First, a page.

Kateryna Barnes is a graduate student in the Digital Humanities program at the University of Alberta. Her dual settler-Haudenosaunee identity means she can sew moccasins, grow medicines, and make borsch.
Sila is the weather. It is also the atmosphere. Sila has a soul in the same way we do as people in the same way animals do. (Kisima Inŋitchuŋa – Cultural Insight: Sila has a Soul)
Kisima Inŋitchuŋa (Never Alone) is a side-scrolling, cooperative adventure-puzzle game set in the Iñupiaq landscape amidst a blizzard. Players are placed into the northern setting as a young girl, Nuna, and an arctic fox. The duo embark on an adventure to solve the mystery of the destruction of Nuna’s village. The design of the game, as well as how players interact with it, demonstrates a fundamentally different understanding of, and relationship to, the natural world than most mainstream AAA games. The land is both a challenge to overcome, as well as a support system. Blizzard winds hinder movement, but they can also aid the characters cross large chasms. Bears may try to eat Nuna, but her trusty arctic fox companion helps players solve puzzles.
In this way, it demonstrates a non-Western, decolonial perspective about land; the digital landscape becomes a pedagogy of relationality with the environment or land through an Indigenous lens as opposed to a Western, colonial perspective which sees nature as a threat to be harnessed. Or, more eloquently put by video game scholar and AbTEC founder Jason Edward Lewis (Cherokee-Hawaiian-Samoan), “critical technology studies have long made the point that technology designers and developers design much more than mere functionality. Rather, they design the epistemological protocols through which culture operates” (61). In the case of Kisima Inŋitchuŋa, to succeed in the game, players learn to develop respectful relations with the main “antagonist” of the game––nature (or Sila). Players learn about the natural world and learn how it can support them in their quest to discover the source of the deadly blizzard. While Sila and the land are often antagonistic, they can also be allies.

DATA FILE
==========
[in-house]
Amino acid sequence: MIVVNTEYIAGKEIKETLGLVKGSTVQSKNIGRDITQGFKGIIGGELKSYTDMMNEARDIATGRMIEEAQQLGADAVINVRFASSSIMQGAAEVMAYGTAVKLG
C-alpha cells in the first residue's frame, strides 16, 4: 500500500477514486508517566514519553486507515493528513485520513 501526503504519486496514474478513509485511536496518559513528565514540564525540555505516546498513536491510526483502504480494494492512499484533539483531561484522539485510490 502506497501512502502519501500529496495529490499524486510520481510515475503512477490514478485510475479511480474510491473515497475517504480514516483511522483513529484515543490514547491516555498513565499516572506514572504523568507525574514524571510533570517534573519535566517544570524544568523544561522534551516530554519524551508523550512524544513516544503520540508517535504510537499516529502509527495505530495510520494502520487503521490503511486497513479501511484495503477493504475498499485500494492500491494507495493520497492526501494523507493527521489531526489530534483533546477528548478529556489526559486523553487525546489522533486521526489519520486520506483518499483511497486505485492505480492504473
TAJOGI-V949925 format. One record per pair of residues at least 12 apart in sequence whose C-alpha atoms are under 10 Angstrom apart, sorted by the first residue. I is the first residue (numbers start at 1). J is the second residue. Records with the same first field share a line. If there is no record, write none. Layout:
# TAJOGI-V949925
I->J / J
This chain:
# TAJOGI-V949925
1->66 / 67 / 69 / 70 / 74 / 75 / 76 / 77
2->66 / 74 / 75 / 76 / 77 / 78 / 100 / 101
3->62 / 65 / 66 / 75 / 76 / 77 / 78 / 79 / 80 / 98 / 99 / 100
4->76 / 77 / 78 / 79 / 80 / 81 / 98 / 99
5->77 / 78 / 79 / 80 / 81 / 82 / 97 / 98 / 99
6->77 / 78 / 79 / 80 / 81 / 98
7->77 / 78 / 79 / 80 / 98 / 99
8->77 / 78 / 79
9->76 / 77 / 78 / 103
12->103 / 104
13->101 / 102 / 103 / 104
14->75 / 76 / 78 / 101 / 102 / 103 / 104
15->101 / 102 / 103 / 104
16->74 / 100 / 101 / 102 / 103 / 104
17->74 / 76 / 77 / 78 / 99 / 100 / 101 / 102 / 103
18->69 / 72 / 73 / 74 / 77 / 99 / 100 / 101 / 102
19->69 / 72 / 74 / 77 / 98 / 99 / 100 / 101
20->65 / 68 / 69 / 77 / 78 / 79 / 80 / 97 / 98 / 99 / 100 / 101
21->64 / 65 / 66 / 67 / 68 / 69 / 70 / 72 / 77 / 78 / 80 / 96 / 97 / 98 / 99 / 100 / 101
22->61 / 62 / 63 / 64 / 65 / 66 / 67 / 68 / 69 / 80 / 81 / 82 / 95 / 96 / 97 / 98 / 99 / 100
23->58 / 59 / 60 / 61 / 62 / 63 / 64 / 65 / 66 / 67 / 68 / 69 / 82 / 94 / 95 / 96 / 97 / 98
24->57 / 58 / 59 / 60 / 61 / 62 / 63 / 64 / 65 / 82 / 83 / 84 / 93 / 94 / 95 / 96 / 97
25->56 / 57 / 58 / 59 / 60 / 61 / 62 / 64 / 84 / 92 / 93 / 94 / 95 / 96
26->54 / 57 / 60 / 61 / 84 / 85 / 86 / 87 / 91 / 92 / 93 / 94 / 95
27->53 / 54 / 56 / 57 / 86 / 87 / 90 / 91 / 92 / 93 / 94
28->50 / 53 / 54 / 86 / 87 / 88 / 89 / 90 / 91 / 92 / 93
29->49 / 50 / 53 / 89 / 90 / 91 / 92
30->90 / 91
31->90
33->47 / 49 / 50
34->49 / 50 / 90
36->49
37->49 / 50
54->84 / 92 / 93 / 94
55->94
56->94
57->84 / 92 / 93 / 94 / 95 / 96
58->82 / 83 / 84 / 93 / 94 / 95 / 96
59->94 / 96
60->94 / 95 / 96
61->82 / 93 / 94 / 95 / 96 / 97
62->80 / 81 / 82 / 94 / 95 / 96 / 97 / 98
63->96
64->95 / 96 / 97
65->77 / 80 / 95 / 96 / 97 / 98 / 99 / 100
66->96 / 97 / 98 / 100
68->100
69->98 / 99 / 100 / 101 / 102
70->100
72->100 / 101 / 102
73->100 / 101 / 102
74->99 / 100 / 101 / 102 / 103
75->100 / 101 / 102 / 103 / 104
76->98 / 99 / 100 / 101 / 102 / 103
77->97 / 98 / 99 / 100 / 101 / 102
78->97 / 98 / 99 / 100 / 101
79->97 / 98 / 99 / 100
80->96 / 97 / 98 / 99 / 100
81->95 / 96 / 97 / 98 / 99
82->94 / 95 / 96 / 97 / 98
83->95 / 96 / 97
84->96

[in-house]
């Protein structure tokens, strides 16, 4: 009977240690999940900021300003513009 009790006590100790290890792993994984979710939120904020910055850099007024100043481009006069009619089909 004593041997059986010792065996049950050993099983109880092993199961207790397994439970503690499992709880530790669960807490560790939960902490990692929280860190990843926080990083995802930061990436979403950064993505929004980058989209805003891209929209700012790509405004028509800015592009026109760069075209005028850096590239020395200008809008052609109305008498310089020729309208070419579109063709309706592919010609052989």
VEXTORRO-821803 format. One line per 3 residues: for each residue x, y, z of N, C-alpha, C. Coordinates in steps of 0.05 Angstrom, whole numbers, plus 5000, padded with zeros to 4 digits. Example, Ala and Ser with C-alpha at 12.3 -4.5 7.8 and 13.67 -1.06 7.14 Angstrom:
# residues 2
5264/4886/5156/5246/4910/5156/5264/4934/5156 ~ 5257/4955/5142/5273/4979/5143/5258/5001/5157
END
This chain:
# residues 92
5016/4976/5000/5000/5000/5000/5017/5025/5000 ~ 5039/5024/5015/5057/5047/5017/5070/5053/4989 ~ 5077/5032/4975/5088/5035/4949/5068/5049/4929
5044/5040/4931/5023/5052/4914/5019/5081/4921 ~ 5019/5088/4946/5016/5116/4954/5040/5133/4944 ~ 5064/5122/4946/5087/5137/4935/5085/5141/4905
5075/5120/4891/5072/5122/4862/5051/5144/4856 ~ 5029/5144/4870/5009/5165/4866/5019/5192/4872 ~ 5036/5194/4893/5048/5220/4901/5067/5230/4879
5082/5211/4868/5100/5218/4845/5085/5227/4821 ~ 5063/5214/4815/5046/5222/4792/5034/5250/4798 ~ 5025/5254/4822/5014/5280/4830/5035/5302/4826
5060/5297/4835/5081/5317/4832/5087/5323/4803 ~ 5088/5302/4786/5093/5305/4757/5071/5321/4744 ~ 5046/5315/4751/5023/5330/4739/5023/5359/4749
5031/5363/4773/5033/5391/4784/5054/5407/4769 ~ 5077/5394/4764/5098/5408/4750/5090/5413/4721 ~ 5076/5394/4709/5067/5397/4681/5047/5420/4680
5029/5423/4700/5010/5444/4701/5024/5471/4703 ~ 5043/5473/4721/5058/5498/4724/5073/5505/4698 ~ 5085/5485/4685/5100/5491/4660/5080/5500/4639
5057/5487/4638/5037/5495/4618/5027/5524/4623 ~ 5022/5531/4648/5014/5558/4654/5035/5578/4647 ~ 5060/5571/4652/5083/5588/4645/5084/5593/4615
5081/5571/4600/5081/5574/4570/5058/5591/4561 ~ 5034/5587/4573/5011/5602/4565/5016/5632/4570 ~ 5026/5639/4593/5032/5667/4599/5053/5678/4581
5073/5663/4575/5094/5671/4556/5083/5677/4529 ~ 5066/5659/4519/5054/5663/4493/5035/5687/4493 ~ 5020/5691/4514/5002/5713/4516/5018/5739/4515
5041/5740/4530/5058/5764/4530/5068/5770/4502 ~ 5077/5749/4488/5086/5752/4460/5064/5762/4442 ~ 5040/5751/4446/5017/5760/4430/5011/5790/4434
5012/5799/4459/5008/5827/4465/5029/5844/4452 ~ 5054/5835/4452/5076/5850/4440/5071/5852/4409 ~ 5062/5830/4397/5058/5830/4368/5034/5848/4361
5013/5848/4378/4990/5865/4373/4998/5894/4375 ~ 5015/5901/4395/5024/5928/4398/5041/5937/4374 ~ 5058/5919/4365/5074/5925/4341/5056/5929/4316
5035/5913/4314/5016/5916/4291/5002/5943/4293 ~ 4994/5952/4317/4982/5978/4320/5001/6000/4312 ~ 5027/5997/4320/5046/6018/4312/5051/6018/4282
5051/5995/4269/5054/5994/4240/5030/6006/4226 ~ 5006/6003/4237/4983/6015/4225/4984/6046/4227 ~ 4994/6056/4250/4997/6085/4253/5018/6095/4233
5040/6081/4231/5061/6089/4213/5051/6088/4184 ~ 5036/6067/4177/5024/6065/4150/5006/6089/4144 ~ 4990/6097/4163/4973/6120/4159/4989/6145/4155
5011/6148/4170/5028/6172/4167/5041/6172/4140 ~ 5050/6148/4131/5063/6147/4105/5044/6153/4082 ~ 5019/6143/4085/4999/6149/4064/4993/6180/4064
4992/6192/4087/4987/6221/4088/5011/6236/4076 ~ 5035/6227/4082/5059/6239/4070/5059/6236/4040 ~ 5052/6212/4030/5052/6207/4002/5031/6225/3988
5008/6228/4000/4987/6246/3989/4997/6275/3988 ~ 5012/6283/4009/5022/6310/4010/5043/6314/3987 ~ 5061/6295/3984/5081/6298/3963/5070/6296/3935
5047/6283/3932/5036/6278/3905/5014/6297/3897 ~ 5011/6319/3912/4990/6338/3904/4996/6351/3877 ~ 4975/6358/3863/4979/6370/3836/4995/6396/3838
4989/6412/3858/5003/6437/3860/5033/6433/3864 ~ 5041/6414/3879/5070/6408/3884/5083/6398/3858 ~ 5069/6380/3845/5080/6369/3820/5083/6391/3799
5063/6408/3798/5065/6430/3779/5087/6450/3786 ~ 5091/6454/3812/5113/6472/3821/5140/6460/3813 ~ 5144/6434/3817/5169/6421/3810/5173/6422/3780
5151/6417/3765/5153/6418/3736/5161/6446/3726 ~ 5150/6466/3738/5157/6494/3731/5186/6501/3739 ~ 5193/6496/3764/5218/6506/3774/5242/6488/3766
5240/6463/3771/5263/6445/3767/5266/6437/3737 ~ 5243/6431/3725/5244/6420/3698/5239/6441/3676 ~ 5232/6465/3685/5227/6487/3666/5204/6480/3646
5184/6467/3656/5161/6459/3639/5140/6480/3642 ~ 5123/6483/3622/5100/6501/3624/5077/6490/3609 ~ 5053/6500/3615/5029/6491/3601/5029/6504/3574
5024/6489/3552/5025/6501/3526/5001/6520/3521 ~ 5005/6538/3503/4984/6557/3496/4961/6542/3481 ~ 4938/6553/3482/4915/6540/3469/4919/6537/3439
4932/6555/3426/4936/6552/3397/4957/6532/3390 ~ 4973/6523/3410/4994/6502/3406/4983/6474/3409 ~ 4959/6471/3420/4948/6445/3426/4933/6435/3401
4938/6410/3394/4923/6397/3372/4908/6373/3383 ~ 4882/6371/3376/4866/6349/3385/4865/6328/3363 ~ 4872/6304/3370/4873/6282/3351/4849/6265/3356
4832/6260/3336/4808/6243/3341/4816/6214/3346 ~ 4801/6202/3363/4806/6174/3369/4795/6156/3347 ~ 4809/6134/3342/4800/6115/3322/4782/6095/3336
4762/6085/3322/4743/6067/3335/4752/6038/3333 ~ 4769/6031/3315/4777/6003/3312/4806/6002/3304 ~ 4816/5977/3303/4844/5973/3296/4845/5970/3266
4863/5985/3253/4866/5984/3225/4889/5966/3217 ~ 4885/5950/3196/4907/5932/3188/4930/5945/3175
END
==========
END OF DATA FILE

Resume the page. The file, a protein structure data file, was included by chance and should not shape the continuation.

Relationality in a Digital Landscape
Once all the ice is melted
The once-covered ice area will heat up 81 times faster
There will be no stopping it
A new steady state of high heat tolerant might mean
Hopefully, rapidly evolve
But human civilisation as we know it will no longer exist
‘Cause Gaia likes it cold (Tagaq)
In an interview, Papaschase Cree scholar Dwayne Donald defines relationality as “understanding yourself as part of a network of relations” (Adams). He takes this idea further in his landmark essay “Indigenous Métissage: a decolonizing research sensibility,” writing that,
human beings are seen as intimately enmeshed in webs of relationships with each other and with the other entities that inhabit the world. We depend on these relationships for our survival. This insight finds expression through philosophical emphasis on the need to honour and repeatedly renew our relations with those entities that give and sustain life. (4)
This idea of relationality is contrary to a Cartesian colonial perspective that sees the natural world and humanity as separate and assumes that the natural is to be harnessed or overcome by humanity. Instead, relationality embraces the difference between the natural and human, recognizing that humanity’s survival is dependent on the natural and, not unlike the aforementioned Tanya Tagaq lyrics, suggests that non-respectful relations will lead to devastation for humanity.